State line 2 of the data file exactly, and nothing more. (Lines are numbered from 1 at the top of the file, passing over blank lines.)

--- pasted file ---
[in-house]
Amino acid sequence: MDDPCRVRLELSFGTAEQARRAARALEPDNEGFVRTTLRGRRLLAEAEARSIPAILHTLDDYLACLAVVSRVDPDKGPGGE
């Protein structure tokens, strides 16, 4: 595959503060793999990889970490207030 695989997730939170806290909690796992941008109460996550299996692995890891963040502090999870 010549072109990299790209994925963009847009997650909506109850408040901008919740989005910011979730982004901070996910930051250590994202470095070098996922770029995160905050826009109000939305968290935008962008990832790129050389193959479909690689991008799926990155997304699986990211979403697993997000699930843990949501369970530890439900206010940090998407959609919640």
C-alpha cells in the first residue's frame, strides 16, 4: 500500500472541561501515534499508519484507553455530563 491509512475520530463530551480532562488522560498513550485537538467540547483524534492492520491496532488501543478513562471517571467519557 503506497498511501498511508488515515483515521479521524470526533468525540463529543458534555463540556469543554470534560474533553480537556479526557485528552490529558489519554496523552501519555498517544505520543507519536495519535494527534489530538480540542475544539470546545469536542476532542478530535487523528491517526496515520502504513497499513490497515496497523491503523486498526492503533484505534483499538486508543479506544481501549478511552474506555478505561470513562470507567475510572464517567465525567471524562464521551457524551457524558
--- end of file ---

Amino acid sequence: MDDPCRVRLELSFGTAEQARRAARALEPDNEGFVRTTLRGRRLLAEAEARSIPAILHTLDDYLACLAVVSRVDPDKGPGGE